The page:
This past Spring Training, shortstop Dee Gordon brought tremendous excitement to Dodgers camp.
Scouts and player development personnel watched intently as Gordon seemed to steal bases with ease.
There was one instance when Gordon stole second base on the catcher's return throw to the pitcher. That really got the crowd buzzing.
With Gordon as their everyday shortstop, the Dodgers looked forward to the blazing speed he would bring to the lineup. Speed is Gordon's best tool. He was learning to maximize the most important component of his game. He was causing havoc on the bases.
Unfortunately, almost from the start of the season, Gordon struggled to reach base. He began to press. He searched for ways to reach base so he could use that game-changing speed.
On July 4, hitting only .229, Gordon jammed his thumb while sliding.
He had torn the ulnar collateral ligament of his right thumb, requiring surgery. His season was suddenly interrupted. Without warning, the Dodgers needed a shortstop.
Enter Luis Cruz.
What an impact he has had on the Dodgers ever since.
Cruz's timely hits, his ability to step up in high-pressure situations and his steady defense have been instrumental in the Dodgers' success.
Until this season, many would have termed Cruz a "journeyman" infielder. The 28-year-old right-handed hitting Cruz has played 1,223 games in the Minor Leagues. In a 12-year professional career, he's played only 68 Major League games.
Signed by the Boston Red Sox out of his native Mexico in 2000, Cruz is the son of Luis Cruz Sr., a former Mexican League home run-hitting outfielder.Prior to establishing himself this season as a very credible and complete player, Cruz had compiled 4,891 plate appearances in the Minor League organizations of the Dodgers, Red Sox, Padres, Pirates, Brewers and Rangers. He had a combined .261 Minor League batting average in parts of 12 seasons.
After becoming a free agent with Texas in November 2011, a number of teams expressed interest in signing Cruz. He believed his best opportunity for personal success, playing time and team success would be to sign with the Dodgers.
Cruz began this season with Triple-A Albuquerque. At the time of Gordon's injury, Cruz was hitting .318 with eight home runs and 46 RBIs, covering 305 plate appearances.
With little advance warning, Cruz was summoned to Los Angeles to help replace Gordon and play shortstop for the Dodgers. He has had tremendous success since his arrival in early July.
Cruz has earned the support and respect from Dodgers fans. A chorus of "Cruuuuuuuuz" greets him whenever he is introduced or comes to the plate. After 12 seasons, Cruz is relevant.
He is the type of player that makes things happen. He seems to be in the middle of rallies and seems to get the big hit when it's needed. He seems to make a big fielding play at the right time.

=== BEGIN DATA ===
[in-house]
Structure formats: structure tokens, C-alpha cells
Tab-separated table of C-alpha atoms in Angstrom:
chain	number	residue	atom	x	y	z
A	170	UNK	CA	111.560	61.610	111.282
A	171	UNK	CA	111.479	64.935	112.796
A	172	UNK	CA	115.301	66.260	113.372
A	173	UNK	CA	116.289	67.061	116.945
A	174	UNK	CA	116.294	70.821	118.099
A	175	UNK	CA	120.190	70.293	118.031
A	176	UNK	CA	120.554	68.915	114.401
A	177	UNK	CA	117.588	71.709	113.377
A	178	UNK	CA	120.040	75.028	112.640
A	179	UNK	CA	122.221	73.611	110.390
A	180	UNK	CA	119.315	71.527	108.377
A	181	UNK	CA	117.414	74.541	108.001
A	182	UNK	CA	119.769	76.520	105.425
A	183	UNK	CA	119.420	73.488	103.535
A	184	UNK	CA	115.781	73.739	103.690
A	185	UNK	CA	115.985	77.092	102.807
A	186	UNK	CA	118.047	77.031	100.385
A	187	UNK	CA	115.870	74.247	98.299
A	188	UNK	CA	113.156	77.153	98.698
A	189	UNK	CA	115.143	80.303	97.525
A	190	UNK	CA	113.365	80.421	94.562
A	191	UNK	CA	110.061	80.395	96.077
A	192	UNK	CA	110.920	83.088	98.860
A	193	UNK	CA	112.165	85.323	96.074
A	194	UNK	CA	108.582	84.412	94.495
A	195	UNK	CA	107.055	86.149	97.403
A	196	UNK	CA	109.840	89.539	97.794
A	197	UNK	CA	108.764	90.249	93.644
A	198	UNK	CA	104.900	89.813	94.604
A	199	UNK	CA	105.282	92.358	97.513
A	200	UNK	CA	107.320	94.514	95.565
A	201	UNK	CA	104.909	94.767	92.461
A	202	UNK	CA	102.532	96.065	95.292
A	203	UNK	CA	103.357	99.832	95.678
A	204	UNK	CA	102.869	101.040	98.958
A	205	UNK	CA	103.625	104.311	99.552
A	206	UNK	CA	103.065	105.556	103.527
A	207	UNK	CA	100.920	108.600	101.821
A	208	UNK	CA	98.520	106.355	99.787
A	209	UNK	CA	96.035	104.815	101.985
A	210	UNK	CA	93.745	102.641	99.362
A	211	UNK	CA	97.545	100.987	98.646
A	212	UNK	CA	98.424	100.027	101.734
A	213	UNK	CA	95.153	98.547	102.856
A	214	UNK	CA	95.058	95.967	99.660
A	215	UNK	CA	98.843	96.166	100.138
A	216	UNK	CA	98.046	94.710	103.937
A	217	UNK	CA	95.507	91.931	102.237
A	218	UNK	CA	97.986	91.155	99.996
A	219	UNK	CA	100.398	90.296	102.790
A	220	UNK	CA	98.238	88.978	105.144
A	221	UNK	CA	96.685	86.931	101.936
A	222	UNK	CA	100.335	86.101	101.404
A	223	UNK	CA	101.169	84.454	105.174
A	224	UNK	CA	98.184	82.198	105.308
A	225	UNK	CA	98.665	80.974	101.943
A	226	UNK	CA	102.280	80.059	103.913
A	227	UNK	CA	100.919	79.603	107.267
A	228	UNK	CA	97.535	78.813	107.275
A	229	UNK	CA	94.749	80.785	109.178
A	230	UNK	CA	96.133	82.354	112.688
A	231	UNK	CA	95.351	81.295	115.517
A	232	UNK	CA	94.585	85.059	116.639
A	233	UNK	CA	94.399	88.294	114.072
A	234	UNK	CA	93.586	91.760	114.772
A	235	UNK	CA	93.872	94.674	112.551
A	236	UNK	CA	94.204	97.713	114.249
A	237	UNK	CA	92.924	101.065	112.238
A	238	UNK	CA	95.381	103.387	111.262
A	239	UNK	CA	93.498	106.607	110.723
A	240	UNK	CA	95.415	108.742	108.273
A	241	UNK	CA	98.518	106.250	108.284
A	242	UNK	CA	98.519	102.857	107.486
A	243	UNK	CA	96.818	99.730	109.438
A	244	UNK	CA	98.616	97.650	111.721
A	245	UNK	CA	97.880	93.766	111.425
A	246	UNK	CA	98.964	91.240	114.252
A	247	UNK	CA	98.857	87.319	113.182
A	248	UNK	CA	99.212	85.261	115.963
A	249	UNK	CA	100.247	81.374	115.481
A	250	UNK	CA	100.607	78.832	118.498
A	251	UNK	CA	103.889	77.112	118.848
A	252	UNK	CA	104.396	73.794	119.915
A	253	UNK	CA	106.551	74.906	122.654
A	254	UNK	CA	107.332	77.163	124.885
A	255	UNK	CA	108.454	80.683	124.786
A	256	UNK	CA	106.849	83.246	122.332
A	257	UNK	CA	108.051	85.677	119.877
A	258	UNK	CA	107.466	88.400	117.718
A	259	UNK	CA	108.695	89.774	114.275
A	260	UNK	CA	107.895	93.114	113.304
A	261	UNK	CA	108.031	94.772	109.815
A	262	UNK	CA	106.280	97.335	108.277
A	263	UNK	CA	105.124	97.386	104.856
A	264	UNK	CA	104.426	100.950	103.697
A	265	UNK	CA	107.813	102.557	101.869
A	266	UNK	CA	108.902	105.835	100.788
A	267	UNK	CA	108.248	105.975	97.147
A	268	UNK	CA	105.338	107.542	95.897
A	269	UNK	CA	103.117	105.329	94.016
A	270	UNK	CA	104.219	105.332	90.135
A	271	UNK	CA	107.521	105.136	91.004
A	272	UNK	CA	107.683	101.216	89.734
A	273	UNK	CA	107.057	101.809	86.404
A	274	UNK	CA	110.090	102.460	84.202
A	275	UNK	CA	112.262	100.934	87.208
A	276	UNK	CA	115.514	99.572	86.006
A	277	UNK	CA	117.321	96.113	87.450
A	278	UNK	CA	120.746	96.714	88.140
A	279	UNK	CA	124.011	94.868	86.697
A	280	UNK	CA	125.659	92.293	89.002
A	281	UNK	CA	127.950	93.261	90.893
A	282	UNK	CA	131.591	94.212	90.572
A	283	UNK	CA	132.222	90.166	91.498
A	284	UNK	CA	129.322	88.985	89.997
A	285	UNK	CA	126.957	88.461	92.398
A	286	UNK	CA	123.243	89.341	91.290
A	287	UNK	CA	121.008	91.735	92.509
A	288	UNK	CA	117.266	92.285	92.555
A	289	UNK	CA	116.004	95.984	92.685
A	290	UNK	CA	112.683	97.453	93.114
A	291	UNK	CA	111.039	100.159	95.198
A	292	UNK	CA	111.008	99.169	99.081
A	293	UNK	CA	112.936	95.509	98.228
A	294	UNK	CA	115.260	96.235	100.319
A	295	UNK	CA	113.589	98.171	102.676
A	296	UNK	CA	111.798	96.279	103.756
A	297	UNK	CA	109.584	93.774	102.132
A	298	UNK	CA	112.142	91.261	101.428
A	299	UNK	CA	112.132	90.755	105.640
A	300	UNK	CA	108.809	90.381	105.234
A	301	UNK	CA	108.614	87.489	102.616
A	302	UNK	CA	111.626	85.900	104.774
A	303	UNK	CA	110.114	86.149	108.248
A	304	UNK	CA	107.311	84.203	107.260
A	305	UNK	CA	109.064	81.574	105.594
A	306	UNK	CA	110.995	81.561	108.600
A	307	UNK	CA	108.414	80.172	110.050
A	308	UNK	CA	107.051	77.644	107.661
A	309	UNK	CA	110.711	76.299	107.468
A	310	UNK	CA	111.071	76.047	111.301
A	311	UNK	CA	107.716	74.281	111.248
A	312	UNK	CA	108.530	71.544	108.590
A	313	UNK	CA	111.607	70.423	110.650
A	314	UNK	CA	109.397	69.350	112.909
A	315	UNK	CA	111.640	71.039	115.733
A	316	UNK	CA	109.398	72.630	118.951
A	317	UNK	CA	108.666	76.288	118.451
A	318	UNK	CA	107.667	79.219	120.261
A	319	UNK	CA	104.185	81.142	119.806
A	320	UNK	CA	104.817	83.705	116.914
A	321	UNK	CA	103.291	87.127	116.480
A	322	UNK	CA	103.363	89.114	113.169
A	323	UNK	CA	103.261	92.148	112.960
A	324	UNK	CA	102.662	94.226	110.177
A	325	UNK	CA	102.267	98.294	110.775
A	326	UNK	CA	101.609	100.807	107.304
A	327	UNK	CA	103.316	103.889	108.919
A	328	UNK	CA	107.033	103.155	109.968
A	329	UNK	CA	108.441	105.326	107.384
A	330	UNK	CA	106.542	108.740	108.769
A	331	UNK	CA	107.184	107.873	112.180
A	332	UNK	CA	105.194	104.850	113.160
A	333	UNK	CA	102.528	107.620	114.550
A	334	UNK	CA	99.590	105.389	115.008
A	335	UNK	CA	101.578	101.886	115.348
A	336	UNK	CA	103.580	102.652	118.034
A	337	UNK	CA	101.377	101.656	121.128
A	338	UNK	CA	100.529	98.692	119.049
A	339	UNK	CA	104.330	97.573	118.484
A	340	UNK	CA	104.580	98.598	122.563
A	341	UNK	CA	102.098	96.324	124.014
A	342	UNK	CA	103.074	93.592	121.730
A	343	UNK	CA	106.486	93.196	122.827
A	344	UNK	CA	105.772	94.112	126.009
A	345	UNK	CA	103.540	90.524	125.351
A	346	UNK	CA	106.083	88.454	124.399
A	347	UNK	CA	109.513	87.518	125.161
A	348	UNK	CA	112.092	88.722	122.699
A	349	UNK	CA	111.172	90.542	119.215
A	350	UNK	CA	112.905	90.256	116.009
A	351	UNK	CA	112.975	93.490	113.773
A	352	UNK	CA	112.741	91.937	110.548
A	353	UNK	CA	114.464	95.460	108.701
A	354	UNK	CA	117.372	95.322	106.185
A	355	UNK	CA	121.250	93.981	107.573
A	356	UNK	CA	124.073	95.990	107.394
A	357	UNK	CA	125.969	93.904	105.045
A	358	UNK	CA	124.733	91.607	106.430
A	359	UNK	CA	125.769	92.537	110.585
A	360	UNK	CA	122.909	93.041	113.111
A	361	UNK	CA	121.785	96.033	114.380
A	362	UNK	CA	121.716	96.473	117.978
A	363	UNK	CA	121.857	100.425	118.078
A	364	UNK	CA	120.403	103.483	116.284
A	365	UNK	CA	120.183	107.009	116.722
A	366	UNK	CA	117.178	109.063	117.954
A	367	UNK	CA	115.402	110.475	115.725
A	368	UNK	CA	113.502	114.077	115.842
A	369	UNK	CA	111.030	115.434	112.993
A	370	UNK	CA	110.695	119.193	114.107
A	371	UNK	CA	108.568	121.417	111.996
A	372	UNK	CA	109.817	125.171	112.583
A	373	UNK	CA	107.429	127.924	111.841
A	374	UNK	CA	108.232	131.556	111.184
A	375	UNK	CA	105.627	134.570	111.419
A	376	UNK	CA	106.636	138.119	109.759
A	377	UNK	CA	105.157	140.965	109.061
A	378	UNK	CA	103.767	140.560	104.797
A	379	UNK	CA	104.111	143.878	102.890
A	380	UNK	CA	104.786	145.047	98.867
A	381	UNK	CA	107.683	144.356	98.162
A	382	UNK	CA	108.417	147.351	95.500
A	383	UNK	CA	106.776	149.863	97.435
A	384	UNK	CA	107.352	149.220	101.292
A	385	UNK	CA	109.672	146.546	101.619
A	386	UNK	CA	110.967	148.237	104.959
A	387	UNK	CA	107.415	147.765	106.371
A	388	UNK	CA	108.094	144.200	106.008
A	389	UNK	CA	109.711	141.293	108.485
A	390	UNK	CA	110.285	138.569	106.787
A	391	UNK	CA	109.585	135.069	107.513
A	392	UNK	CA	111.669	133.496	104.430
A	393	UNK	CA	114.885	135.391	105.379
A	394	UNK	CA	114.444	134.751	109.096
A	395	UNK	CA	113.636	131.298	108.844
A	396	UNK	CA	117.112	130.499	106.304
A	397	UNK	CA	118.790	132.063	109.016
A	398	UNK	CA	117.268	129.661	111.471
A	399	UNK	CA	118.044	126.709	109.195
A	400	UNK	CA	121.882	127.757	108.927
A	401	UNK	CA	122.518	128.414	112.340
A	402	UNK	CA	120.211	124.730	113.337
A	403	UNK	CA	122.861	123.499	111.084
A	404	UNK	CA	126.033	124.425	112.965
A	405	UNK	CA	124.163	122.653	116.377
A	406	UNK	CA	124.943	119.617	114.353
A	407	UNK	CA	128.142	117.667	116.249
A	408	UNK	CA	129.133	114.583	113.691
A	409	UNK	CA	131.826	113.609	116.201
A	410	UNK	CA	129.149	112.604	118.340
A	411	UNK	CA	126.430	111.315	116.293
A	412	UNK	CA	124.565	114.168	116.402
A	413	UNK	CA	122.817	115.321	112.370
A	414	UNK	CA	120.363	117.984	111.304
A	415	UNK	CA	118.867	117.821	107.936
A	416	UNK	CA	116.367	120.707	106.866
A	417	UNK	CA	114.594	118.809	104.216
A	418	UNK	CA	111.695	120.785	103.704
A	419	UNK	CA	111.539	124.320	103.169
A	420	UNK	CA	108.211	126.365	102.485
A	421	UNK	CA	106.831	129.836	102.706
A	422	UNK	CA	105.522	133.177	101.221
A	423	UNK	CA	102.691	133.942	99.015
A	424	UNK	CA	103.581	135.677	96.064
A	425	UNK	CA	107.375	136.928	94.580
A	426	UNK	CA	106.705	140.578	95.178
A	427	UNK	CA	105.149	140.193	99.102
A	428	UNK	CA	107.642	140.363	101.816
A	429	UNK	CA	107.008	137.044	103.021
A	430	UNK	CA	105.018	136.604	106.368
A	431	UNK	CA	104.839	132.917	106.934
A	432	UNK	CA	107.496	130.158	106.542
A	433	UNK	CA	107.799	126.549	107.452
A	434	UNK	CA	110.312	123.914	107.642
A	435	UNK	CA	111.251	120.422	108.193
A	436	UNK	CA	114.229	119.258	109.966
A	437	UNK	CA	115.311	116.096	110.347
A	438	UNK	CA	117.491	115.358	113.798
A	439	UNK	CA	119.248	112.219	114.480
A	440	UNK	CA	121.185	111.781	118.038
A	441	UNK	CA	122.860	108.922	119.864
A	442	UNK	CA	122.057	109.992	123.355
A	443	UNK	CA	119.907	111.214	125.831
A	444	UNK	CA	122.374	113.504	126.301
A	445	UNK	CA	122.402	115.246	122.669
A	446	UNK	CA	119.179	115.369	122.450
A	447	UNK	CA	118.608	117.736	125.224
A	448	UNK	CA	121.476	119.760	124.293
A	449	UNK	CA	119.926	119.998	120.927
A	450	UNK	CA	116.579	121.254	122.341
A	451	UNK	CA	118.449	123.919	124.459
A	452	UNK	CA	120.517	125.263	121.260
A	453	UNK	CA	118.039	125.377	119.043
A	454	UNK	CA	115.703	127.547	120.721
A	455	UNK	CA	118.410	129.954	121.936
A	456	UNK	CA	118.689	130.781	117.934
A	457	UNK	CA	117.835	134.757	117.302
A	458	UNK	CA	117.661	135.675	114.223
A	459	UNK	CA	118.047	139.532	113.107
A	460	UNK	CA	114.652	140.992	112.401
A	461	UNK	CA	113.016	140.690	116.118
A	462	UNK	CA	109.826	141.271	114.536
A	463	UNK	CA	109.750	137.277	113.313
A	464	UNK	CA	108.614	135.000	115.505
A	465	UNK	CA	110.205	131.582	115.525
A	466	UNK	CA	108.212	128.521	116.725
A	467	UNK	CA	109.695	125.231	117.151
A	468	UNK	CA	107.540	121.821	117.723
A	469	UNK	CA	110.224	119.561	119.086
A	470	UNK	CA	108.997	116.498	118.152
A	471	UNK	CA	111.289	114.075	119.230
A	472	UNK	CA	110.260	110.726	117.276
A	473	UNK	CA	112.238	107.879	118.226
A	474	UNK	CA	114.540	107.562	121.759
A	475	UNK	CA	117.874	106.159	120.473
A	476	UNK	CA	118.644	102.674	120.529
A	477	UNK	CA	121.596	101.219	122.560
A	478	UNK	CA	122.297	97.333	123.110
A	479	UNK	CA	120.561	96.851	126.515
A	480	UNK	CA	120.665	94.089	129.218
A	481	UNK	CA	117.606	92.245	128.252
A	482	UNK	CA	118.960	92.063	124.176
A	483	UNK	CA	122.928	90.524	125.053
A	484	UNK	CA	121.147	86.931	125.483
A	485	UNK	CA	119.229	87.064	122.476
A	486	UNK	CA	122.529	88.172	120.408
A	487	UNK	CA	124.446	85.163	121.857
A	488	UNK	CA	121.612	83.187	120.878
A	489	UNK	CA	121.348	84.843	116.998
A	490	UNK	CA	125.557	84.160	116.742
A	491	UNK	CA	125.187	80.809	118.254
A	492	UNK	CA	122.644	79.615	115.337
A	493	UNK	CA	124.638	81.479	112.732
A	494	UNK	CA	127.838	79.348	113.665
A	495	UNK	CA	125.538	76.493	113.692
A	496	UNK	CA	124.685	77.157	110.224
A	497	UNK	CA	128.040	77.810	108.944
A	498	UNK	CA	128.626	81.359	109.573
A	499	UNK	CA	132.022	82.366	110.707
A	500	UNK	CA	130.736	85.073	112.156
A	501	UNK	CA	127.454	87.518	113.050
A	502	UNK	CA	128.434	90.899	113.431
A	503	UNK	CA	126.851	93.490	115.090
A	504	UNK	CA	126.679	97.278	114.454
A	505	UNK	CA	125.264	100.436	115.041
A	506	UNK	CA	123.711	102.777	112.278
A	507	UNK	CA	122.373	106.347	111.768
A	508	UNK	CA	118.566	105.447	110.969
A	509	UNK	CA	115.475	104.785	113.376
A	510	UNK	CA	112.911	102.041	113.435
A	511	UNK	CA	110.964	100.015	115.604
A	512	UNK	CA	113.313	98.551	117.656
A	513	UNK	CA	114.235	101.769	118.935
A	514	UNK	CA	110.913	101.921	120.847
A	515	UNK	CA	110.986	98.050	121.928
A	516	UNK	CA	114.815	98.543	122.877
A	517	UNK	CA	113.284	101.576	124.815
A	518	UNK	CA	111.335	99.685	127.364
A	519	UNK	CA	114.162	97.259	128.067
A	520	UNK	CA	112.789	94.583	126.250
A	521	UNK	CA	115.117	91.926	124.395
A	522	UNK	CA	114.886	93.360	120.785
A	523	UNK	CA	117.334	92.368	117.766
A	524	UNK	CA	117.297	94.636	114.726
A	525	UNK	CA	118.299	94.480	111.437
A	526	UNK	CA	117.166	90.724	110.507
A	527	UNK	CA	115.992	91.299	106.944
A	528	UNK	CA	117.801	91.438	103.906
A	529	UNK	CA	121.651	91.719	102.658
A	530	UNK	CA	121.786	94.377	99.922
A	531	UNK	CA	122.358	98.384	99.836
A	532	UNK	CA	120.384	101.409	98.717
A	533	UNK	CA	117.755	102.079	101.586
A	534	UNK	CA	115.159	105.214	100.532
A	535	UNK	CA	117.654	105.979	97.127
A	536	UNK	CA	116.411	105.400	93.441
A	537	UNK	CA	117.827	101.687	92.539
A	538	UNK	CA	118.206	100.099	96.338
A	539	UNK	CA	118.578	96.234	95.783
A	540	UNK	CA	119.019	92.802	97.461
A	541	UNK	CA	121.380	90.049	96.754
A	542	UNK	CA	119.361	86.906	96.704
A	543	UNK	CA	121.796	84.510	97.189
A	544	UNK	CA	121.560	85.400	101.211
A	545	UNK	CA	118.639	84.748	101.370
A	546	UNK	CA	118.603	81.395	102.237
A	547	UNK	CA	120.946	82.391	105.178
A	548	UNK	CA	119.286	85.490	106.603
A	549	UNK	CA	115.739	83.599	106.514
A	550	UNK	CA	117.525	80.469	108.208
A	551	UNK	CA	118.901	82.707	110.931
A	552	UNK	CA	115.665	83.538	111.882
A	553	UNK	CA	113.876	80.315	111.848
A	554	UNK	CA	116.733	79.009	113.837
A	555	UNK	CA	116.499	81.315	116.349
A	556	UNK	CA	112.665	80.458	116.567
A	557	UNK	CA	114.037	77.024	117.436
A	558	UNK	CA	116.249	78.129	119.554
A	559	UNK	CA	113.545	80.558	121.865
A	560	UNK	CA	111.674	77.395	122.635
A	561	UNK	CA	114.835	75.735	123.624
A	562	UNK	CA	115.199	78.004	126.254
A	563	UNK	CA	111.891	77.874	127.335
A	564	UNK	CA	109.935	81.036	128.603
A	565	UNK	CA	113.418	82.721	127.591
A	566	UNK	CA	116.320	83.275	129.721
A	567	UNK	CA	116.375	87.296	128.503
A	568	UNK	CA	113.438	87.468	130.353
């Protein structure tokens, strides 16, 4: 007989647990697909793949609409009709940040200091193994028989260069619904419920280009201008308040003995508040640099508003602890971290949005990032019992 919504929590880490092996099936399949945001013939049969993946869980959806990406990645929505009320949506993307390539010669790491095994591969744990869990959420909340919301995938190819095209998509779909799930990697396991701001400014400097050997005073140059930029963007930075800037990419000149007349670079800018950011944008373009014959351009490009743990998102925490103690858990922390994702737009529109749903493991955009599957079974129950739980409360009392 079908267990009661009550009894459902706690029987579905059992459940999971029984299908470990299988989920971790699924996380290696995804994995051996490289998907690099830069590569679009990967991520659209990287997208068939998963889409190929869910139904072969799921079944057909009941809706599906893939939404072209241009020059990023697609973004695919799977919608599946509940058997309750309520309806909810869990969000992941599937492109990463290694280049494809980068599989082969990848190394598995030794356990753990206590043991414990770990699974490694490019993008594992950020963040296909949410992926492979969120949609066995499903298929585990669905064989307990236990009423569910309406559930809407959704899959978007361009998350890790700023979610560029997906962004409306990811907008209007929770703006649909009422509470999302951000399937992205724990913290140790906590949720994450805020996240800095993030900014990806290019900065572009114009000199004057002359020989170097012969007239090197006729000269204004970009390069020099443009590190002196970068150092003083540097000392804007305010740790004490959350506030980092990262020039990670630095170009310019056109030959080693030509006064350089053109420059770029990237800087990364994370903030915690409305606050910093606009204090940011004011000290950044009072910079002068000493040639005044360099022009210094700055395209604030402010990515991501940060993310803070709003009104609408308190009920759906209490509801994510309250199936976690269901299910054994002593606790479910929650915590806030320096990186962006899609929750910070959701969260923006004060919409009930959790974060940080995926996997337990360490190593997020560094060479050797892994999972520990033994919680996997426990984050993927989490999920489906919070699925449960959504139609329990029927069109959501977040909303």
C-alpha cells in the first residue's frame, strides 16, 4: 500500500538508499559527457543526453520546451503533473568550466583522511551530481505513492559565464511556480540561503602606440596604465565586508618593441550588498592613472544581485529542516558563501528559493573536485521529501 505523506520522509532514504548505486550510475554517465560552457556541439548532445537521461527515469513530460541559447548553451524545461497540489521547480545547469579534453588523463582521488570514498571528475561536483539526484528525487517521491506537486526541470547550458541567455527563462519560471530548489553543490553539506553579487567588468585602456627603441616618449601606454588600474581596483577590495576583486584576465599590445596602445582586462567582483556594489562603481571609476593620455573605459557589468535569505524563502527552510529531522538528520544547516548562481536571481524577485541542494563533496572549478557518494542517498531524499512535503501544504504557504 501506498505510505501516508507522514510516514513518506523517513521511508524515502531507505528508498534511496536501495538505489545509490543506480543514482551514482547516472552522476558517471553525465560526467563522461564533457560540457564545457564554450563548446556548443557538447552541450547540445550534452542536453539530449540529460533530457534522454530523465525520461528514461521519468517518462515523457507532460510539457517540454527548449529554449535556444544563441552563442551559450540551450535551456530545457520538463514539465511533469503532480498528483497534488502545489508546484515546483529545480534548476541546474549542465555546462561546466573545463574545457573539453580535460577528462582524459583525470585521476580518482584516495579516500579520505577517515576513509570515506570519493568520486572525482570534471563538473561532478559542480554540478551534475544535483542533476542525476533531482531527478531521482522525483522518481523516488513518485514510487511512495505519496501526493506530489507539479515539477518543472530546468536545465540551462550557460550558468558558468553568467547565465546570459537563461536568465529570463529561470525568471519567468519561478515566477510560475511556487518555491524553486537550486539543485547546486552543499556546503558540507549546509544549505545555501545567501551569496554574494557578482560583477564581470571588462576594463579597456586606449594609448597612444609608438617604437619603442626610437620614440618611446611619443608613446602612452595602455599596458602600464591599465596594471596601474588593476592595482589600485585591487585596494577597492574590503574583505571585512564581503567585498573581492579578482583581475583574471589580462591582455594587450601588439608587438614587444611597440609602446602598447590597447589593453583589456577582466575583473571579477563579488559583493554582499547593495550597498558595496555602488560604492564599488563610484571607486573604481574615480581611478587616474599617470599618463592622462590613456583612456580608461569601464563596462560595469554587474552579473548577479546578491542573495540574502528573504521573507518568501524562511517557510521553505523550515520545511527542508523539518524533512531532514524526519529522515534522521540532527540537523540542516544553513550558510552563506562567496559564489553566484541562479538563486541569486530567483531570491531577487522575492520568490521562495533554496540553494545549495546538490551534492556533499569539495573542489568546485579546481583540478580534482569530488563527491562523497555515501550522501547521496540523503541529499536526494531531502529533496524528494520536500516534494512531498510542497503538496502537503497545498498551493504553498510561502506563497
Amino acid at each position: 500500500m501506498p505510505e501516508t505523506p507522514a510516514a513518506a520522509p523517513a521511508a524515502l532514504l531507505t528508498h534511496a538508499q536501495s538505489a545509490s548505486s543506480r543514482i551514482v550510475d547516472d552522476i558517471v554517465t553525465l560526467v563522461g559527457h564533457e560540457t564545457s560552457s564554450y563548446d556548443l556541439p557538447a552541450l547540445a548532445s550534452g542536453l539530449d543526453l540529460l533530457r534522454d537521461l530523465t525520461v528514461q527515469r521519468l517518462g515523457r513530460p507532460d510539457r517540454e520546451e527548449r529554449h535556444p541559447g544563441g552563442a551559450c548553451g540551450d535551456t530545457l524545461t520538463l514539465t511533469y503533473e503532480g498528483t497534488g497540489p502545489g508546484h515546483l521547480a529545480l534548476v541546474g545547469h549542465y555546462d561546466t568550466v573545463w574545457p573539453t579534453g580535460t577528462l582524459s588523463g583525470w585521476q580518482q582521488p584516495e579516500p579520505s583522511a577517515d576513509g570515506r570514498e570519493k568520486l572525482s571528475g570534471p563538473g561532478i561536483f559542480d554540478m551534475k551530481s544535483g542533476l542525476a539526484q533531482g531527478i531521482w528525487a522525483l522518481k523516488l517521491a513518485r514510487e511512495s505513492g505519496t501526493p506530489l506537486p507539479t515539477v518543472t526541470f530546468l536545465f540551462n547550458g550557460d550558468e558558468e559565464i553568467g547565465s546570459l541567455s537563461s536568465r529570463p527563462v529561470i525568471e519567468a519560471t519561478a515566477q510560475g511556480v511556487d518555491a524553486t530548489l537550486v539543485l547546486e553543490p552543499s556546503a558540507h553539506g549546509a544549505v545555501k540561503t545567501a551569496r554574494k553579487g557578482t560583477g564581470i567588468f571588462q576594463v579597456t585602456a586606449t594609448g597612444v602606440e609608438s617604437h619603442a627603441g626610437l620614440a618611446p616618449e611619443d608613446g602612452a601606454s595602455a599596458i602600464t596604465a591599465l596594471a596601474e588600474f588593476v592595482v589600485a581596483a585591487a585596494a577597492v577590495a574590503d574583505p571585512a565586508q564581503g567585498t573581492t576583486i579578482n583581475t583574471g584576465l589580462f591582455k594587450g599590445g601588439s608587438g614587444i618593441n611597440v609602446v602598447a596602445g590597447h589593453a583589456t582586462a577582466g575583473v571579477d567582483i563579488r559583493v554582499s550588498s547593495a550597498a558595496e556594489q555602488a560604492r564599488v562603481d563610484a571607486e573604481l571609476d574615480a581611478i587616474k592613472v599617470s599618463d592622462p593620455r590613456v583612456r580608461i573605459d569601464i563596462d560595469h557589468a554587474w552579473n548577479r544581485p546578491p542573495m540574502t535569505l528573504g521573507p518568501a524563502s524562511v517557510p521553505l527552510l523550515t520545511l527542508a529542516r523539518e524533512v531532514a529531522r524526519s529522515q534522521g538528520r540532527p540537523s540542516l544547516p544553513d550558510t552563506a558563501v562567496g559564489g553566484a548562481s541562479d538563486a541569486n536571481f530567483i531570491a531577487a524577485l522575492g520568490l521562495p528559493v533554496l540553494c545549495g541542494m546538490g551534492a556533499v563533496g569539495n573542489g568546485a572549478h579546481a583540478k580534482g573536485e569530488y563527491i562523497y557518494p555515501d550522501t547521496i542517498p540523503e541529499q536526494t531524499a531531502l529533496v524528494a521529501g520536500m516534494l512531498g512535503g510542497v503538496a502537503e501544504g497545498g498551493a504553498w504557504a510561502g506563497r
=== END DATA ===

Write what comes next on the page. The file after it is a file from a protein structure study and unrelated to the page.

In short, since his promotion, Cruz has provided a spark that has kept the Dodgers in the midst of the National League playoff race.
The part of Cruz's game I like best is his ability to make contact at the plate. The ball makes that "special sound" when it comes off his bat. It's an indication he has centered the ball on the barrel -- the "money spot." He gets clutch hits. He doesn't get ruffled. He is composed and collected.
Cruz has the ability to drive the ball to all parts of the field, hitting the gaps for extra bases. He entered Saturday hitting .296 with 19 doubles and five home runs in 240 at-bats.
He has walked only nine times. However, his excellent contact ability has translated into him striking out a relatively low 30 times.
Holding his hands above his head in his pre-swing posture, Cruz drops his hands quickly and uses very good mechanics while moving his hips and lower body into the pitch. His swing is short and fairly level. His is a practiced and accomplished approach to hitting.
Cruz is very good at making the best of what a pitcher offers. He has an ability to read pitches well as he takes the ball where it is thrown. Good plate coverage and strong plate discipline have resulted in his credible .325 on-base percentage.
Defensively, Cruz more than gets the job done. He is a reliable infielder with a solid, accurate arm, soft hands, a quick first step and sufficient range to the ball. He is not error prone. He is a steady and versatile defender.
The arrival of Hanley Ramirez has altered Cruz's defensive role a bit. He has played 41 games at third base, 24 games at shortstop and two games at second base for the Dodgers.
It's the big hits -- the hits that matter -- that have placed Cruz's name on the lips of Dodgers fans.
It's his ability to drive in the go-ahead run, move up a baserunner or play proper, fundamentally sound defense that has endeared Cruz to the public.
Flashing enough raw power to be considered dangerous every time he comes to the plate, Cruz has been very productive in an offense that has had difficulty scoring runs.
Only 24, Gordon remains an infielder with tremendous upside. He will be playing winter ball in an effort to improve his on-base percentage.
The availability and experience of Cruz gives the Dodgers an outstanding player to ultimately complement the presence of both Gordon and Ramirez in the formation of deep and capable infield options.
Bernie Pleskoff has served as a professional scout for the Houston Astros and Seattle Mariners.